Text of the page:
The long game – Quentin Willson has been busy unearthing the fascinating backstory of a piece of automotive history – and you could do the same, he says… Photography Jonathan Jacob.
ROLLS CLOUD Quentin Willson unearths a special limousine prototype.
Willson’s World – driving and being driven in a Rolls Silver Cloud prototype. The Long Game – Quentin Willson recalls movie-star associations from the front and back seats of the Rolls-Royce Silver Cloud prototype.
Today I’m sitting in the back of a rather special Rolls-Royce. It’s a gratifying moment. An exciting find. A piece of R-R history. The mellowed leather is soft, the inlaid walnut gleams and my feeling of satisfaction is palpable. We ooze majestically along in the summer sunlight like it was 1956 all over again. This is the heartening story of buying the prototype Rolls-Royce Silver Cloud I long wheelbase for the price of an average – but not nearly so historically significant – Standard Steel version.
But here’s the thing, this car was advertised on the open market and hadn’t suddenly emerged from hidden storage. All I did was spot its potential and research the important back story. So, gentle reader, take heart, because you can do it too. When an old friend, Ian Mulingani, rang to say he’d spotted an experimental Silver Cloud for sale, I was intrigued. Ian already drives a Bentley S2 – bought, he admits, because of a column I wrote in this magazine – but fancied selling his modern Bentley Continental GTC and buying the Cloud as a weekend car instead. Was this, he asked, an insane idea? A few minutes on the internet showed that buying this unique Roller wasn’t insane at all but a cast-iron opportunity as the prototype of only 26 first-series lengthened Cloud Is ever built. For sale with Vintage and Prestige in Essex on behalf of a customer, it was worth a closer look.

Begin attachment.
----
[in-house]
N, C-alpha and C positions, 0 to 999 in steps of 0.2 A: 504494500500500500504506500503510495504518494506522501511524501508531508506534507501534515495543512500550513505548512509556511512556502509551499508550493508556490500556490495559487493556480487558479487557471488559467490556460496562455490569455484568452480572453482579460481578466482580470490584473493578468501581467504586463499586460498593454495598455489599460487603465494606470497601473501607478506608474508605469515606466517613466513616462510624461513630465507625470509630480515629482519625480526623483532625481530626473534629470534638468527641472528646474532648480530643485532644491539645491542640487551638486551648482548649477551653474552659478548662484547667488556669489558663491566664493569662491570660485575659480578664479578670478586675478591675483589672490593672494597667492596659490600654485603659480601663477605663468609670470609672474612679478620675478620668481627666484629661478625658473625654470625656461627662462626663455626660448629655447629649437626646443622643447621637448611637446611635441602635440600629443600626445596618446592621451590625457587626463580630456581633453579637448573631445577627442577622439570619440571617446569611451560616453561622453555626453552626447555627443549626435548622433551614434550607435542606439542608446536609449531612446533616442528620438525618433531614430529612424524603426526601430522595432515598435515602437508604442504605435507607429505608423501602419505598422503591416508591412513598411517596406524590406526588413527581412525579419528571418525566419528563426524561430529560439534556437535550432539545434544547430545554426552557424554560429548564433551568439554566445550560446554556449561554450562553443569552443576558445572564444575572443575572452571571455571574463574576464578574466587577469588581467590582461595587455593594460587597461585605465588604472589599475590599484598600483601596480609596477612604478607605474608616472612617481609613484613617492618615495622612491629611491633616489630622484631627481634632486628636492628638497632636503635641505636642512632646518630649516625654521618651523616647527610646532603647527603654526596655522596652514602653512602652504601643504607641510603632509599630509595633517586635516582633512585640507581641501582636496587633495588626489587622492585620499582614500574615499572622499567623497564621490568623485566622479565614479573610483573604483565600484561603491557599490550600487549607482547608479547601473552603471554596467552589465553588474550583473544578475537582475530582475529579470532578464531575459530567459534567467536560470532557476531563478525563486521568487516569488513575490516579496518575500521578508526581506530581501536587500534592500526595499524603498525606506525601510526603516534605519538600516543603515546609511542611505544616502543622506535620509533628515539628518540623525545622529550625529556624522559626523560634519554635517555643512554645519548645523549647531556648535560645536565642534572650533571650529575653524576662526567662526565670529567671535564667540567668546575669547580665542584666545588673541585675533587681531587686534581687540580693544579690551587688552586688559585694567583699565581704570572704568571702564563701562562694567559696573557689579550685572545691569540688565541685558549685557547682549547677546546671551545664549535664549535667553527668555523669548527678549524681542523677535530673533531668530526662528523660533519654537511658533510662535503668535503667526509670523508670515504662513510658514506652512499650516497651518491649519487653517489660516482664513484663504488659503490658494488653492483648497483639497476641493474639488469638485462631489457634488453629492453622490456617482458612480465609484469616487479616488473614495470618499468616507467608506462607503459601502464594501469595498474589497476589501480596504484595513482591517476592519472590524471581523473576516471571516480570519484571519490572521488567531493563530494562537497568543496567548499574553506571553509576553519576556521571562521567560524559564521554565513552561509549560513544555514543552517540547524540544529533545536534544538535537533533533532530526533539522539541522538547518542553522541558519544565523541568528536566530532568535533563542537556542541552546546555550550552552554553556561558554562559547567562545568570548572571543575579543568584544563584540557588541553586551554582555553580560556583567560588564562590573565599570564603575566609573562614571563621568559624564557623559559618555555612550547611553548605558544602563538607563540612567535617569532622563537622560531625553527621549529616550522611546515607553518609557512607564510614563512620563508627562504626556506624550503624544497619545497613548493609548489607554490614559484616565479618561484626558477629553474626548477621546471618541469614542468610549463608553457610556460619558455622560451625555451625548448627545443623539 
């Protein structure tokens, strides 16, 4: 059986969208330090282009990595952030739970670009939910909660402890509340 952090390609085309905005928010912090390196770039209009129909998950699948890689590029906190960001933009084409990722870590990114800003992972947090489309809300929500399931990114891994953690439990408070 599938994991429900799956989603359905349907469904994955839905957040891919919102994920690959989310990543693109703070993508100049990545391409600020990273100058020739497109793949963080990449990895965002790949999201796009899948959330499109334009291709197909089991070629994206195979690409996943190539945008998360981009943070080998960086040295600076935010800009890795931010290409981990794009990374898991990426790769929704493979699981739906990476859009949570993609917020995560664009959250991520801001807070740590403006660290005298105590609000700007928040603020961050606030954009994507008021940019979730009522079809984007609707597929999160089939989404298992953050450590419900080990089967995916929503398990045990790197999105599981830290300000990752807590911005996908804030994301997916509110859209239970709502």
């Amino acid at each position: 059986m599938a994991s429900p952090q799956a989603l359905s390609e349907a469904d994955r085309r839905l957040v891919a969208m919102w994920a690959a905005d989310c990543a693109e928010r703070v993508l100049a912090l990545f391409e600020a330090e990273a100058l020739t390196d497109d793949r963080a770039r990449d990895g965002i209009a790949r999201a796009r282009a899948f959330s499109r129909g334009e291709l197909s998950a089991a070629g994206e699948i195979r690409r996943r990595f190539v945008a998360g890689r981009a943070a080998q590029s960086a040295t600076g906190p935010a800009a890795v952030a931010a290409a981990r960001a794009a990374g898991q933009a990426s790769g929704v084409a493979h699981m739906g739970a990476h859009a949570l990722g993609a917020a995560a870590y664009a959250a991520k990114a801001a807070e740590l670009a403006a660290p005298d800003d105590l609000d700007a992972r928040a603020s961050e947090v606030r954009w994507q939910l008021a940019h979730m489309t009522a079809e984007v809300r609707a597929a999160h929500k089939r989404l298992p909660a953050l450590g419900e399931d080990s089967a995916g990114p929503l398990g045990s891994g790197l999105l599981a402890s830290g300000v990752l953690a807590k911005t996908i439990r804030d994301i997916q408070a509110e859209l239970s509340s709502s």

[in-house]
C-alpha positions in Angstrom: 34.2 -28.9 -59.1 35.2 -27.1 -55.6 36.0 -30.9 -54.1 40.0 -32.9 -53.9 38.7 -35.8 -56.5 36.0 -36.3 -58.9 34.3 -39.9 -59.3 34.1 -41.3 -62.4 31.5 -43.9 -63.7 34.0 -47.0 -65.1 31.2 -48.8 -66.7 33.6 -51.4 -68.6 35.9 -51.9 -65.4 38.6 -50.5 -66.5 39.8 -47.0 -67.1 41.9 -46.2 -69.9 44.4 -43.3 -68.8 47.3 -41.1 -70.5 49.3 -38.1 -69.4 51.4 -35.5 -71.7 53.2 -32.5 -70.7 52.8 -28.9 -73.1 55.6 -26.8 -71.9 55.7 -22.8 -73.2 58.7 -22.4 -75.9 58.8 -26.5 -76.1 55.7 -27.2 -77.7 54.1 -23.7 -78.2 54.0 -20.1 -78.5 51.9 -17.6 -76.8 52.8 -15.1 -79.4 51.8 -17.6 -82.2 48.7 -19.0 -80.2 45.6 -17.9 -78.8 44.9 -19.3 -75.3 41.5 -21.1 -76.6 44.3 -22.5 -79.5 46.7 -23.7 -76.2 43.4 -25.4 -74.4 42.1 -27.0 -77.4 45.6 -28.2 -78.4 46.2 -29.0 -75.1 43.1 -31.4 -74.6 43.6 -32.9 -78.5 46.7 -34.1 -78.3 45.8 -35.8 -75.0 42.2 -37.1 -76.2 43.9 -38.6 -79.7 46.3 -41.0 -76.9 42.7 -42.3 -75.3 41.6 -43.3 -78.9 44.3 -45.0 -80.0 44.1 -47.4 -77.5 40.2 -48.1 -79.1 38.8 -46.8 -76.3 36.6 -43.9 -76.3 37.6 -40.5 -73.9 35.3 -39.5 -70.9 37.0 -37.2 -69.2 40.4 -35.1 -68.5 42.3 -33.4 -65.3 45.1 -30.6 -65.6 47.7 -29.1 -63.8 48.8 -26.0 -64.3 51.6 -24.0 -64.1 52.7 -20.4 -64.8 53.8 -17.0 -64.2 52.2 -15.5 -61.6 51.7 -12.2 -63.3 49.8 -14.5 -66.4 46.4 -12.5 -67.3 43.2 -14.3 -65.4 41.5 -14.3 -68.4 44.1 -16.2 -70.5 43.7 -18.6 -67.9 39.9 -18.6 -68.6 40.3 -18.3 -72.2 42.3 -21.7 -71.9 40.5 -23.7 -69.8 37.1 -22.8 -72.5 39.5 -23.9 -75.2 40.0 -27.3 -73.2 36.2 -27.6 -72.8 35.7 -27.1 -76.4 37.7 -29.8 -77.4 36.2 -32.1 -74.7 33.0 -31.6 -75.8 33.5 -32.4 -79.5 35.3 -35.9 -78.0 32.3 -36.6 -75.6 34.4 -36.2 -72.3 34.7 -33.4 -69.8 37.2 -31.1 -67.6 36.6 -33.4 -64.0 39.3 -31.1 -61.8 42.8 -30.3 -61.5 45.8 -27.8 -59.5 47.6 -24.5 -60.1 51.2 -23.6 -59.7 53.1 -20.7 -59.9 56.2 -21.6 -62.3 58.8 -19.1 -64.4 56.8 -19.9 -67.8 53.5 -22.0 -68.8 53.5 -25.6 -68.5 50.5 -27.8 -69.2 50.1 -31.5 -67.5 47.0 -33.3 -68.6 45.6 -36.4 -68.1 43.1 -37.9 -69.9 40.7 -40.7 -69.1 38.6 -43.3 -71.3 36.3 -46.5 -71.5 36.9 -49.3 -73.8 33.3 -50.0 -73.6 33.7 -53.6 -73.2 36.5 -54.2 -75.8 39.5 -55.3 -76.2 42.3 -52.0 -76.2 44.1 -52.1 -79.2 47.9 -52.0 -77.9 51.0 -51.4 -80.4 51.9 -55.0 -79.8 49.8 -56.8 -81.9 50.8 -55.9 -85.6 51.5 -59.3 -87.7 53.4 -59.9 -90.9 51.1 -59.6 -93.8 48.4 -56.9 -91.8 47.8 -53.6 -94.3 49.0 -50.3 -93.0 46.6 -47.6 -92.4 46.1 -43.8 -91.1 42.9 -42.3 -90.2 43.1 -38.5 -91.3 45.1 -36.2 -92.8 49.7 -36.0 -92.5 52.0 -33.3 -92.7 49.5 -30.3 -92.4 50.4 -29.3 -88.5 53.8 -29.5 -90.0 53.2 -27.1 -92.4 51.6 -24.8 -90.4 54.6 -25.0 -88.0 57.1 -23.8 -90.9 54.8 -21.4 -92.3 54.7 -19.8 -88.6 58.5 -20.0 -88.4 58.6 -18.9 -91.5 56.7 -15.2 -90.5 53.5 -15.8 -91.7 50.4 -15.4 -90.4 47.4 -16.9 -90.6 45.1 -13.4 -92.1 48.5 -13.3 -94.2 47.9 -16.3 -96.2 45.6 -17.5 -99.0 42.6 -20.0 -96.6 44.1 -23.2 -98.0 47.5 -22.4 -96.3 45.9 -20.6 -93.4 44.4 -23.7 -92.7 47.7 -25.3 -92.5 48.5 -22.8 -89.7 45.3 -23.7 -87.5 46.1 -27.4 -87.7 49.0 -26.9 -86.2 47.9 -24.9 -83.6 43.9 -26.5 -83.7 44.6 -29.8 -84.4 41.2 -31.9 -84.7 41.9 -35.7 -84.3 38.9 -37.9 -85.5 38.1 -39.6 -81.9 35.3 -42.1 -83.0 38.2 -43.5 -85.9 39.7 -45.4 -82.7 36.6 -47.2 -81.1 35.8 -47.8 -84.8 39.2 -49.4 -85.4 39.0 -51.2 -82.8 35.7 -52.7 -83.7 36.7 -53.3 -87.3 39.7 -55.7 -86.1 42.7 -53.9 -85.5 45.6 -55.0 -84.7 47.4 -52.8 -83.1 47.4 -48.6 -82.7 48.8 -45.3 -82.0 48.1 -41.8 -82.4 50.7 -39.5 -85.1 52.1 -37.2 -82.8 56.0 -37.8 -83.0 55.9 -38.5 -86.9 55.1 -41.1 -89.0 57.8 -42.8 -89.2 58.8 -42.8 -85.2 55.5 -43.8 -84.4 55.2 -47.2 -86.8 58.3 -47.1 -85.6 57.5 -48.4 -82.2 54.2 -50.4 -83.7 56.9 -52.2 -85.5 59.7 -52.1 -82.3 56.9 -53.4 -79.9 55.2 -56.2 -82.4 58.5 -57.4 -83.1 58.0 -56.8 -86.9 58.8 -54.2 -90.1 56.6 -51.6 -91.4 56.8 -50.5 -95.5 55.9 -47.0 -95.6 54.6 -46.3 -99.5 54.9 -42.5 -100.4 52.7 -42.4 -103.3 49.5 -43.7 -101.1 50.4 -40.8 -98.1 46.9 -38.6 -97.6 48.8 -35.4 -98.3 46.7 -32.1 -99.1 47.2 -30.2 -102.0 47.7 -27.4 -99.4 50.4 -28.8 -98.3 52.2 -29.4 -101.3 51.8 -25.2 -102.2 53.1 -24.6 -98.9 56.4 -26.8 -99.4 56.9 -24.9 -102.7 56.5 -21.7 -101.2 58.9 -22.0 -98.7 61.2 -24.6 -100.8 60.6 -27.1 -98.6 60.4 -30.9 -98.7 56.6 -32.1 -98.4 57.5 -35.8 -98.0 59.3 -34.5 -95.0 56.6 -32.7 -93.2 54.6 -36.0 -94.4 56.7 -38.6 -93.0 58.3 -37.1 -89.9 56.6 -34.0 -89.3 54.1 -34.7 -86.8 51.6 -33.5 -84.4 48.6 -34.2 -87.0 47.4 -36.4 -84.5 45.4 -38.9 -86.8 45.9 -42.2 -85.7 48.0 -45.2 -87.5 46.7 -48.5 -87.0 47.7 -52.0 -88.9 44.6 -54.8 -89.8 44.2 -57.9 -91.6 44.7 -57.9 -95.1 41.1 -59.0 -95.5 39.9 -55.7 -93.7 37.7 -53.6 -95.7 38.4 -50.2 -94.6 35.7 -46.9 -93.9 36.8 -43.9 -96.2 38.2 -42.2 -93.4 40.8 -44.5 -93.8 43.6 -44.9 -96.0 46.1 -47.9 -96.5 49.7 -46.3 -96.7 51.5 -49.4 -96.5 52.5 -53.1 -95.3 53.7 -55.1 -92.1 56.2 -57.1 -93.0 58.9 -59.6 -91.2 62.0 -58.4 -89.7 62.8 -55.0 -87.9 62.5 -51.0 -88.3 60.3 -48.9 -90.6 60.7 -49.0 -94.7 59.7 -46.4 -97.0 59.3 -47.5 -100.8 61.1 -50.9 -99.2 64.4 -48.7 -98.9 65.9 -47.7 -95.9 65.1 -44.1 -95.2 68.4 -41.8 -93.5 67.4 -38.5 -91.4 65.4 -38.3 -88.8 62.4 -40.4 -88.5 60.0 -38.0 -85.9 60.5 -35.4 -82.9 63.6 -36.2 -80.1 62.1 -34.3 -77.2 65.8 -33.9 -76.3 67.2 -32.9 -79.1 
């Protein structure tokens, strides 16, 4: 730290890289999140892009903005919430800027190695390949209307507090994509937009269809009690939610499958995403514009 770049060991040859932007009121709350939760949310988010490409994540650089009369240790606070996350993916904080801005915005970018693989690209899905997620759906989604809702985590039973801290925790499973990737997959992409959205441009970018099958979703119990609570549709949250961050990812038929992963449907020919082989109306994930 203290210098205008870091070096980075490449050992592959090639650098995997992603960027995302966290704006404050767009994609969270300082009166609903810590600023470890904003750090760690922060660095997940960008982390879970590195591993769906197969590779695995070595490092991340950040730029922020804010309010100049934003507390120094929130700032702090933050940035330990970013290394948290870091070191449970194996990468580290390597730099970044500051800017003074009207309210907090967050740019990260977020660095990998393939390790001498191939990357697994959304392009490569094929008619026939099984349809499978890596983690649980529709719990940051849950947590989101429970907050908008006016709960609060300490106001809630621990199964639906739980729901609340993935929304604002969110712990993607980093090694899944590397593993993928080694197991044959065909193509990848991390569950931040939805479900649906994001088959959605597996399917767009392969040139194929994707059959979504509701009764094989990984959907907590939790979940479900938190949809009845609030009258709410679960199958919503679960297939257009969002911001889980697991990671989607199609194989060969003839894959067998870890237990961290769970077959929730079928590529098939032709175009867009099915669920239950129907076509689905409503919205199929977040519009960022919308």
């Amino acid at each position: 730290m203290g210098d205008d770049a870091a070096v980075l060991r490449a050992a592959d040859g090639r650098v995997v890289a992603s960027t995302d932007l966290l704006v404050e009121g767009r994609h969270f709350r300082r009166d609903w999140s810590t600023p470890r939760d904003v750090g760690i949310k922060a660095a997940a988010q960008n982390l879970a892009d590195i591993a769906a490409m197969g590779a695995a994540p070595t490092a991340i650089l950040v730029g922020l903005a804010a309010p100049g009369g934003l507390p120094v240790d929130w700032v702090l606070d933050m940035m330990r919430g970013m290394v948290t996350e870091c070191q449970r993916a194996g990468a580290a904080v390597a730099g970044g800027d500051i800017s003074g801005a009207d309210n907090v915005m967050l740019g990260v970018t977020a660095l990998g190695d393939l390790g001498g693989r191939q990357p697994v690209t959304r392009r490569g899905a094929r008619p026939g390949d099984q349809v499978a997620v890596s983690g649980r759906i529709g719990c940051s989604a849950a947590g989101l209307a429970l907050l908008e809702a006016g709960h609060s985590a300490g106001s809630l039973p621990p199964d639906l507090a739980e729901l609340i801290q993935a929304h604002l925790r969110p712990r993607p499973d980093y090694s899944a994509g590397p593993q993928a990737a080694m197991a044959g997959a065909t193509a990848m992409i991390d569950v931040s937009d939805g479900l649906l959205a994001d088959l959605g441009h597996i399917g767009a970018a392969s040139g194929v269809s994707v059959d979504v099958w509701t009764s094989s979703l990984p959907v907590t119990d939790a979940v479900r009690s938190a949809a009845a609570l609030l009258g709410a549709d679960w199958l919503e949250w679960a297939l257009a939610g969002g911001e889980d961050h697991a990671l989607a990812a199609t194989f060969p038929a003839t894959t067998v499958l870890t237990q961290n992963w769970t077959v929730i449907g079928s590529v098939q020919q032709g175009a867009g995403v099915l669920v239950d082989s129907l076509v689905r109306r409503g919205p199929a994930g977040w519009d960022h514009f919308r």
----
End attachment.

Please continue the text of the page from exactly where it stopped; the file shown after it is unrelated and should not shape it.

We were charmed at how fresh and unmolested this car looked – restored, shiny and straight with matching numbers and in fine original condition. V&P couldn’t have been more helpful and allowed me to prod the underside on its ramps and take a long test drive. Apart from some micro-blistering in the paint on the roof, elderly Dunlop Fort tyres and some squeaking from the front antiroll bar bushes, I was impressed and frantically nudged Ian to get a deal done quickly. A couple of days of nail-biting negotiation followed and eventually V&P agreed to take Ian’s 2007 GTC in exchange plus a token amount of cash. But at that stage neither of us knew just how historic ‘YLG 990’ really was.
Leaing through R-R history books, pictures of the car kept appearing whenever an LWB Cloud 1 was mentioned. Then I discovered an entire chapter devoted to YLG 990 in Davide Bassoli’s history of the model, Every Cloud has a Silver Lining, with several photos of the bare bodyshell being worked on in the Experimental Shop of R-R coachbuilder Park Ward in North-West London. Another photo turned up suggesting that YLG was designed by R-R Chief Stylist John Blatchley, who penned the original Cloud in 1951. In a period Rolls-Royce PR picture showing Blatchley at work in his styling office you can clearly see a clay model of Design 858 – the experimental LWB Cloud – in the background. The positioning of the model wouldn’t be accidental in such a stage-managed photograph and is persuasive evidence that it was another of his Silver Cloud masterpieces and he’d been physically involved in sculpting this very prototype.
Experimental Design 858 was built up by Park Ward by cutting a Cloud bodyshell in half and fitting a longer floorpan, sills and stretched roof. Completely new rear doors and frames were fabricated, the central pillars repositioned, the rear wings reworked and two handsome quarterlights sculpted into the rear roof pillars. In early 1956 the completed ’shell was sent to Crewe for paint, trim and fitment of the longer chassis and mechanicals.